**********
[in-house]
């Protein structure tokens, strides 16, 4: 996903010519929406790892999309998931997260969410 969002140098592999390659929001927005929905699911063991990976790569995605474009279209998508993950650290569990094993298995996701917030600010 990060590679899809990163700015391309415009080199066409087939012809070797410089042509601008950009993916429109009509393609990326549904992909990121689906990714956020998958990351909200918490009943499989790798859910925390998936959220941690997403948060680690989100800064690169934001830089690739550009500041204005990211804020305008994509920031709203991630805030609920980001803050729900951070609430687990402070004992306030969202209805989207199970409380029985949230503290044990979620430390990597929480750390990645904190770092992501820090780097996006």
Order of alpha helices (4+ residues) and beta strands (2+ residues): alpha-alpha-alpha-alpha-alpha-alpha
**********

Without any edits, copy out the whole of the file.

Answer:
[in-house]
């Protein structure tokens, strides 16, 4: 996903010519929406790892999309998931997260969410 969002140098592999390659929001927005929905699911063991990976790569995605474009279209998508993950650290569990094993298995996701917030600010 990060590679899809990163700015391309415009080199066409087939012809070797410089042509601008950009993916429109009509393609990326549904992909990121689906990714956020998958990351909200918490009943499989790798859910925390998936959220941690997403948060680690989100800064690169934001830089690739550009500041204005990211804020305008994509920031709203991630805030609920980001803050729900951070609430687990402070004992306030969202209805989207199970409380029985949230503290044990979620430390990597929480750390990645904190770092992501820090780097996006």
Order of alpha helices (4+ residues) and beta strands (2+ residues): alpha-alpha-alpha-alpha-alpha-alpha